What is considered a fever? What is a “normal” body temperature? As cold and flu season is upon us, parents should have a good understanding of what constitutes a fever, as well as safe, accurate temperature taking. You can overcome the “fever fear factor“ by learning how to take a temperature correctly and knowing when it’s important to call to the doctor. When it comes to temperature taking, it’s always better to be safe than sorry.
How to interpret readings?
It is somewhat of a misconception that normal body temperature is defined as 98.6°F, since everyone’s body temperature fluctuates during the day, and everyone has a different “normal” body temperature that isn’t necessarily 98.6°F. Reduce anxiety and increase confidence associated with taking temperatures by becoming familiar with the use of the thermometer on a “normal” day—a day when there is no reason to suspect your child has a fever.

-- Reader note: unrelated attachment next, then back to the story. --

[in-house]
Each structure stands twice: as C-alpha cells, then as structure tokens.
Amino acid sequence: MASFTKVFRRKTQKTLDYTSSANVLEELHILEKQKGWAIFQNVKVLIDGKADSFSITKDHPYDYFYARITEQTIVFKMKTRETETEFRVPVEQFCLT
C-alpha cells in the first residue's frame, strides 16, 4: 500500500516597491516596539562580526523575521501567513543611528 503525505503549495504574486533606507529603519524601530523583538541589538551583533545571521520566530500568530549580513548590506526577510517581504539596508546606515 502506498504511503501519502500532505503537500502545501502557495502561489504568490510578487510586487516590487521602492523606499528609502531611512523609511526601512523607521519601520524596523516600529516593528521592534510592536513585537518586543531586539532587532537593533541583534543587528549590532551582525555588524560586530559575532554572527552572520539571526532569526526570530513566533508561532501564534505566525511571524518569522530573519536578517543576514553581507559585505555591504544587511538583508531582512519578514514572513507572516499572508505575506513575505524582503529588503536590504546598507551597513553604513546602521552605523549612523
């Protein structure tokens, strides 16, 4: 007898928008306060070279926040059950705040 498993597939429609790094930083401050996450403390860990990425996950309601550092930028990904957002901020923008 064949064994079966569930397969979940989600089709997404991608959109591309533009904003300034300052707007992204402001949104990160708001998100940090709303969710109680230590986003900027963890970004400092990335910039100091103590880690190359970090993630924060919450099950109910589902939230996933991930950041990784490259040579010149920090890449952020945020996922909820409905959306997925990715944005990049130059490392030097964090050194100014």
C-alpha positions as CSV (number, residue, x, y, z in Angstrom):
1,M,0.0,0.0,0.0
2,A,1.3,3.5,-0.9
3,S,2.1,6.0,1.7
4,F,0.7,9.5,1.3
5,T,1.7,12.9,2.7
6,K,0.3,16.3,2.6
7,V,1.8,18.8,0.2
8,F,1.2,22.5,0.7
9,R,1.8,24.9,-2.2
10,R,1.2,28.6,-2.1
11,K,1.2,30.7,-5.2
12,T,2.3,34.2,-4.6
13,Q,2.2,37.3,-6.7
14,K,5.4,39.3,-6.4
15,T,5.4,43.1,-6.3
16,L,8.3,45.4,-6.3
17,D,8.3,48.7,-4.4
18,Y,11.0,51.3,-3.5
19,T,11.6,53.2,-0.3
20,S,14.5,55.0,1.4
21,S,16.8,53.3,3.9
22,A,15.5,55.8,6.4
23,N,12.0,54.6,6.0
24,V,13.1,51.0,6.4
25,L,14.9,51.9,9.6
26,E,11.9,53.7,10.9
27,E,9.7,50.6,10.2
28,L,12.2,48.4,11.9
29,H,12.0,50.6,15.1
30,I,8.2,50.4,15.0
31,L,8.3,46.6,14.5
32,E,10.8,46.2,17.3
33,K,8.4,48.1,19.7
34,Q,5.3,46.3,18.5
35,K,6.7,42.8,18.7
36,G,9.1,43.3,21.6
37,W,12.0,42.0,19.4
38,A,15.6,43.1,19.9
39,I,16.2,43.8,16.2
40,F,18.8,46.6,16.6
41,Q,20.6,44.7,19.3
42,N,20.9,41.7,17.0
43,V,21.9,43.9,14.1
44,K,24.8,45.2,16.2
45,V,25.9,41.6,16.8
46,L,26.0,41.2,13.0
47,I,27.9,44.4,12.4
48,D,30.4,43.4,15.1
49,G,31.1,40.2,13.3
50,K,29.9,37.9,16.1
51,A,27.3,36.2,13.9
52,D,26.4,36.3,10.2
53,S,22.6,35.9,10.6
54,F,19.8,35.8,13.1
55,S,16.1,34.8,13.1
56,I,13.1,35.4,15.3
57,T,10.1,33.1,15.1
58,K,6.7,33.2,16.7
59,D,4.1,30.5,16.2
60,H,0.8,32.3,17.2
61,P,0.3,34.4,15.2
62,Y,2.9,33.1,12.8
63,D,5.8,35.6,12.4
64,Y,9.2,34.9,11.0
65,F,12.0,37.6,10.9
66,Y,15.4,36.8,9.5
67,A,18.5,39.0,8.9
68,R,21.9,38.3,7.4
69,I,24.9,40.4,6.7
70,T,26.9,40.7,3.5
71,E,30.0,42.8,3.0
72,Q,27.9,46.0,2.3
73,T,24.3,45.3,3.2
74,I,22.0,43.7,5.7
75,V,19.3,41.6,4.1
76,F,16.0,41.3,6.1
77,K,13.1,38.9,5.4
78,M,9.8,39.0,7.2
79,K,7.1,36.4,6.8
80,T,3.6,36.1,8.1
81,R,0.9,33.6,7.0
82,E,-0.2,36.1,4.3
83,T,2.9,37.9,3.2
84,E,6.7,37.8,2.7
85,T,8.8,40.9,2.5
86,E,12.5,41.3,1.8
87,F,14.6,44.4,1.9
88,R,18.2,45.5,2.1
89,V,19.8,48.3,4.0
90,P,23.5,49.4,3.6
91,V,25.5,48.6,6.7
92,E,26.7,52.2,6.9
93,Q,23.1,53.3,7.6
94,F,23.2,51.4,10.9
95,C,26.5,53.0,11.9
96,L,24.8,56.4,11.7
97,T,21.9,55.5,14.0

What site is right? Choosing a thermometer.
Temperatures are taken most commonly in the mouth (orally), in the bottom (rectally), under the arm (axillary) or in the ear (tympanic). Each method is considered accurate when done correctly. Except for ear thermometers, most digital thermometers are universal, meaning you can take oral, rectal or underarm measurements. Check with your pediatrician regarding the method which is best for your child. Please note: For infants under the age of 3 months, temperatures should be taken rectally.
Normal temperature ranges for different body sites